Although he generally chose genres that were safely family friendly, he still managed to get into trouble with the authorities on a couple occasions. The first was The Dress (Das Kleid), which was banned outright due to the uneasy comparisons between the behavior of the SED and the walled city in the story, which accidentally coincided with the building of the Berlin Wall. The second was Alfons Wobblecheek (Alfons Zitterbacke), which wasn’t banned outright, but received enough edits to provoke Petzold into asking that his name be removed from the film. In spite of these incidences, Petzold had a long career in East Germany, and had no trouble finding work—at least until the Wall came down, which effectively ended his career. He died in 1999.

No Proof for Murder stars Winfried Glatzeder, who is best known as Paul in The Legend of Paul and Paula. He was sometimes referred as the Jean-Paul Belmondo of the East,” although that comparison requires more imagination than I have. Glatzeder was born in the tumultuous year of 1945 just a few weeks before it all ended. His mother, who was of Jewish descent, had managed to make it through the war alive; his father did not. At the end of the war, his mother was sent to a hospital. By that time she had developed a bad case of tuberculosis, and would not reunited with her son until he was ten years old.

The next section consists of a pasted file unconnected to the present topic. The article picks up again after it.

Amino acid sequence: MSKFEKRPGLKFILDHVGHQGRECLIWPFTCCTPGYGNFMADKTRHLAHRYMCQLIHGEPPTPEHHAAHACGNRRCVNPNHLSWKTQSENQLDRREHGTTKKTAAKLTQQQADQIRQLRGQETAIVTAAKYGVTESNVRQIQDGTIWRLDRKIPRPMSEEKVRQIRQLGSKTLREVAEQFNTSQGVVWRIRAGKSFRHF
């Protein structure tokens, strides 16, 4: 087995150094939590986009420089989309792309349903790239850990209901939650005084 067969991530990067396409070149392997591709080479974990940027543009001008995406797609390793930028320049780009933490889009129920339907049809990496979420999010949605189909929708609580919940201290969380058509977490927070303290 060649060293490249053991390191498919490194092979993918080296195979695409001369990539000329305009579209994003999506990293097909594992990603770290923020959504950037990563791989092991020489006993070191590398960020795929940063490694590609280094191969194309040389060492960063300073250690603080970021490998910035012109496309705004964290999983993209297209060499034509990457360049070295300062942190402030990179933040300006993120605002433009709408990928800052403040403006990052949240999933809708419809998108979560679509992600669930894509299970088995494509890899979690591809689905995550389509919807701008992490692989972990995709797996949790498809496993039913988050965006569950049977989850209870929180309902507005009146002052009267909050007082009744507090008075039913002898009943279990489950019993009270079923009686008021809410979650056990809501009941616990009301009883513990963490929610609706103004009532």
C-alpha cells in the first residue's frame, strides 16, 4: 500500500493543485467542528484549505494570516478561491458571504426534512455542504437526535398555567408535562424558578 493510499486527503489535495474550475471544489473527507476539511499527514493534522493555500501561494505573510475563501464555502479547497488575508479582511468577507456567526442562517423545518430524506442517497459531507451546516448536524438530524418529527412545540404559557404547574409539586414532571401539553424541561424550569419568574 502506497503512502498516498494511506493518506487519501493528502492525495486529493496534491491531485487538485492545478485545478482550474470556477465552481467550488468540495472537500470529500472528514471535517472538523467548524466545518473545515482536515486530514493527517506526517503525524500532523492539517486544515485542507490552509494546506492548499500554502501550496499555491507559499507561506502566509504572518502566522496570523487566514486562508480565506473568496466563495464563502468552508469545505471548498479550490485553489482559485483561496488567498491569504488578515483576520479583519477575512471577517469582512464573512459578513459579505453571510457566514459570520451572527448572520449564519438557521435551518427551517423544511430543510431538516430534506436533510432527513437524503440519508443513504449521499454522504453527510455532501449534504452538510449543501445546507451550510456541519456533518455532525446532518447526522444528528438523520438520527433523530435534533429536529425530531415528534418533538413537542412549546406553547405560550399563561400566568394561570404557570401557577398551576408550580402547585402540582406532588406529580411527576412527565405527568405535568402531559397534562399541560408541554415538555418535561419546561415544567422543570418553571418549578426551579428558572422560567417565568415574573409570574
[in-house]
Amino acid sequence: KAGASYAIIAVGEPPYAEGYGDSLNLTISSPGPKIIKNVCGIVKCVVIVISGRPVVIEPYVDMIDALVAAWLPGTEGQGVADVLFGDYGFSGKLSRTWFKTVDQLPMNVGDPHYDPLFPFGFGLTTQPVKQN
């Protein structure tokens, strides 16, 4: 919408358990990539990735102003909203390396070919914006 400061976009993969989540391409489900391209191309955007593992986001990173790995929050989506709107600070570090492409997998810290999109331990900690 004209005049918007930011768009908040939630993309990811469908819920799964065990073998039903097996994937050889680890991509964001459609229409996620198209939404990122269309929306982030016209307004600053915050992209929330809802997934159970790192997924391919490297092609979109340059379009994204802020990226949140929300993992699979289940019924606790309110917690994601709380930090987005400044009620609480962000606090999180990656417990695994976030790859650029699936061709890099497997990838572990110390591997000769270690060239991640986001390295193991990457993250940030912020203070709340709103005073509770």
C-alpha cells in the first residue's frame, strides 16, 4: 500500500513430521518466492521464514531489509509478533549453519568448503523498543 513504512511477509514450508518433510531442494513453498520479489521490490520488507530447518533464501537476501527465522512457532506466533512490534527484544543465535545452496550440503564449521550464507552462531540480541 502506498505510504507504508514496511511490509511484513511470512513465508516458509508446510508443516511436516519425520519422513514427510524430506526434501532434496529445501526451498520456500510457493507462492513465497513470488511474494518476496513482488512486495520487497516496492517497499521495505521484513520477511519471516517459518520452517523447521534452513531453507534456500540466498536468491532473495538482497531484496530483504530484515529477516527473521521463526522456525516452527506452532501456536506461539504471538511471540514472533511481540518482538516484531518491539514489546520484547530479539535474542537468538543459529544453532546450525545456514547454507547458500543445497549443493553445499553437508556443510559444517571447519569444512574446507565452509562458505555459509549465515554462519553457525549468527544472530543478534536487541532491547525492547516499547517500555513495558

Winfried Glatzeder

In 1981, fed up with the constant surveillance and the deteriorating state of things in East Germany, Glatzeder decided to join his fellow actors in the West. He filed for exit visas several times, until he was finally awarded one in 1982. Like Manfred Krug, he hit the ground running in West Germany, starring almost immediately in a the TV-movie Der Kunstfehler (The Malpractice), and following with many more parts on TV and in the movies. From 1996 until 1998, he was a regular on the long-running TV series, Tatort. In 1999, he made an amusing cameo appearance in Sun Alley (Sonnenallee) as Miriam’s neighbor Paul, wearing the puffy shirt he wore in The Legend of Paula and Paula. He continues to perform on stage and appear in movies, most recently in Der letzte Sommer der Reichen (The Last Summer of the Rich).

Like Rolf Römer’s films, one of the things this movie excels at is showing the styles and fashions of life in East Germany. In fact, the film starts with what looks like home movies of people on the streets of East Berlin, shopping, talking, and going about their daily business. The film ends with the same shots, as if to say, “life goes on.” The music for these scenes is so generic and carefree that it almost makes you wonder if you are watching the right movie, then it suddenly turns ominous. The film’s composer, Karl-Ernst Sasse, was, by this time, no stranger to film music, having composed hundreds of scores for the movies of DEFA. Sasse was responsible for some of the best soundtracks for East German films, including Signals, Her Third, In the Dust of the Stars, and Ursula. After the Wall fell, he continued to work, primarily scoring silent classics from the UFA period, including The Golem, The Last Laugh, and Asphalt. He died in 2006 in Babelsberg.

interrogation scene